It is a rather confusing time for outside observers to understand what is taking place in the U.S. administration today. In the 20-month period since the inauguration of President Trump, the administration has experienced very rapid turnover in some key positions. The list includes three national security advisers, two chiefs of staff, two secretaries of state, multiple directors of communication and a chief strategist. Of course it also entails unending rumors in regards to the resignation or firing of some key administration officials. The president has made every possible effort to express his dissatisfaction and anger toward Attorney General Jeff Sessions for recusing himself from the Russia investigations. There are rumors that Chief of Staff John Kelly may step aside this year. In recent days there are also rumors that the next person that may leave office in the administration may be Secretary of Defense Jim Mattis.
While these rumors and internal struggles within the administration make headlines through leaks, in the last two weeks two developments started to make things much more complicated for observers. First an anonymous op-ed that was published in The New York Times that argues that there is resistance in the administration against President Trump and his agenda generated a major debate in Washington, D.C. In addition to speculation about the identity of the author, the discussions were mostly in regards to which policies were really stopped by this "resistance." Following this op-ed, Bob Woodward's new book "Fear: Trump in the White House" set the agenda in Washington politics for the last two weeks. Woodward's books have always been controversial due to claims referring to key individuals in the White House. His last book was not so different in terms of leading to major controversies. In the book the author Woodward describes the White House as "Crazytown." According to his claims, there are two different problems within the administration in regards to designing and implementing policies. On the one hand, he writes that there are major problems between some members of the Cabinet and President Trump. Allegations in regards to Tillerson's comments about the president led to major debates before his firing. This time, Woodward made similar claims about John Kelly and James Mattis. Although immediately denied by both Kelly and Mattis, this debate resonated due to previous allegations about Tillerson. On the other hand, in regards to decision-making mechanisms in the White House, the book claims that there is sometimes chaos. For instance, it is reported that Gary Cohn once had to steal a letter waiting to be signed by President Trump that would end a trade agreement with South Korea. This would demonstrate a serious lack of coordination in the administration. Although this claim was refuted by the president, it was sufficient to generate much debate.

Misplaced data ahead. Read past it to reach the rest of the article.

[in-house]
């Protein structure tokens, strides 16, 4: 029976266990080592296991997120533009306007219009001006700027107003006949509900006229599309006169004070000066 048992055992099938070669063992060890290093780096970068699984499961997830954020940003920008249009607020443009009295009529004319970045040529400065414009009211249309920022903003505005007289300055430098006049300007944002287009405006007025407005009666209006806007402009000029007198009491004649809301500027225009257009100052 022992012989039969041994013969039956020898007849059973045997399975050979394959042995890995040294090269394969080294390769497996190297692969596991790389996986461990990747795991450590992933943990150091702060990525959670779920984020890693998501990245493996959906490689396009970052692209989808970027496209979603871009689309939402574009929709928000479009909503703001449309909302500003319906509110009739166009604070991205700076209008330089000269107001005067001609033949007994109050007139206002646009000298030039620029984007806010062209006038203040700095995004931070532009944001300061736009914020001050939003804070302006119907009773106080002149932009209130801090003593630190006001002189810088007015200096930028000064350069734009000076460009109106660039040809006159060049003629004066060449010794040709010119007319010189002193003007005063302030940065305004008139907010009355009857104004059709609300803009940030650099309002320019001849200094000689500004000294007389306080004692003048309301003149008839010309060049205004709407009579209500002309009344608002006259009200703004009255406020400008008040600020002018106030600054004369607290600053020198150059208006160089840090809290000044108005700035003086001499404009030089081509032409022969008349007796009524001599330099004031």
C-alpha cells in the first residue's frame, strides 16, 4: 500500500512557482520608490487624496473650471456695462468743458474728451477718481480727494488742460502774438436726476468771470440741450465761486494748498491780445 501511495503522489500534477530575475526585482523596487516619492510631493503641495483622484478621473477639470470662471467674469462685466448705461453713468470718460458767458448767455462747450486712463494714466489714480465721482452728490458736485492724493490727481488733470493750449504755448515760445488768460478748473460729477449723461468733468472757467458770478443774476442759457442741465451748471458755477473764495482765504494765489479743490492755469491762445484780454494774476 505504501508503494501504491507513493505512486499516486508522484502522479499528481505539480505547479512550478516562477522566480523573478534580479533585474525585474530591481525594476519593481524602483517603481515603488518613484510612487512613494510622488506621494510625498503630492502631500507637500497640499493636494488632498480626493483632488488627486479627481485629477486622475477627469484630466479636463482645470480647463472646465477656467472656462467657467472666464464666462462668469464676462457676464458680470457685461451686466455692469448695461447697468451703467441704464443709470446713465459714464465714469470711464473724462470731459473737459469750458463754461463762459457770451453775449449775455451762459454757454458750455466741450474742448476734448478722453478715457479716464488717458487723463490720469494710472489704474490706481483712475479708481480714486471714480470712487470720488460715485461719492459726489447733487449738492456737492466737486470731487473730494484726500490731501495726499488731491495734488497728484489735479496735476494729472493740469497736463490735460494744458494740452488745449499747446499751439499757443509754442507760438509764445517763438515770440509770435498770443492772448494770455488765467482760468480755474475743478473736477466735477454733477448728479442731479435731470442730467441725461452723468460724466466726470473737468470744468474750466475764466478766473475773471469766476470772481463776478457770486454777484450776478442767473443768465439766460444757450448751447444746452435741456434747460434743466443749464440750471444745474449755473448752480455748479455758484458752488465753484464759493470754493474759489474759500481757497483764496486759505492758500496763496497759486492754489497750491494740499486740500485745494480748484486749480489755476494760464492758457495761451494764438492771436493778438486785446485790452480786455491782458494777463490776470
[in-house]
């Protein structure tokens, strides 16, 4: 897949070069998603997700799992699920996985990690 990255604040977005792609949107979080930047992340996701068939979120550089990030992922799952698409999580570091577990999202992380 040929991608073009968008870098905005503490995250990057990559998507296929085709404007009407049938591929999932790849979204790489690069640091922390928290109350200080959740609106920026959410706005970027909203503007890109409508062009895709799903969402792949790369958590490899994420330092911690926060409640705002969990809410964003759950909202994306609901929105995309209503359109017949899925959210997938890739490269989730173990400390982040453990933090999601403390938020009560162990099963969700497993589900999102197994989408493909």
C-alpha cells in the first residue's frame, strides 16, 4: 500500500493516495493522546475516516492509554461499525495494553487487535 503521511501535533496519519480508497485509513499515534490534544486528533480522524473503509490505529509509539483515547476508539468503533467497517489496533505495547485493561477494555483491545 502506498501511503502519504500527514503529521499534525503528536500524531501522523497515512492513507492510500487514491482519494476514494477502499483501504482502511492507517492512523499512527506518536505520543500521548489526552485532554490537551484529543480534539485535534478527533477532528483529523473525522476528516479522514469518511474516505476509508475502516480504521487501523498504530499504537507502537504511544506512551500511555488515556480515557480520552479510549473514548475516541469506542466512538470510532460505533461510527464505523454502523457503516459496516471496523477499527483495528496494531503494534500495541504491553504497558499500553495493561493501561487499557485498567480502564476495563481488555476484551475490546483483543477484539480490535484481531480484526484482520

This book may not be the last to generate debates about the bureaucratic, personal and political infighting. There have already been many debates about interagency problems, disputed decision-making mechanisms and lack of long-term strategy in U.S. foreign policy. In particular, some controversial decisions by the administration in regards to U.S. foreign policy may lead to the leak of internal debates into the public realm. In a piece in the National Interest this week, we also read that there are deep divergences of opinion with regard to some of the major personalities in the administration. The difference reflects itself even in the selection of team members among these people. We also will probably see these divergences in terms of the selection of different foreign policy agendas. The focus of National Security Adviser Bolton on the International Criminal Court (ICC), the focus of Secretary of State Pompeo on North Korea, the ongoing conflicts in Afghanistan and different members of the administration can push U.S. foreign policy in different directions. Observers of U.S. foreign policy will probably have a harder time in the coming period. In addition to geopolitical realities on the ground, now observers of foreign policy need to focus more on domestic issues, the state of decision-making mechanisms and potential changes of members of the administration.
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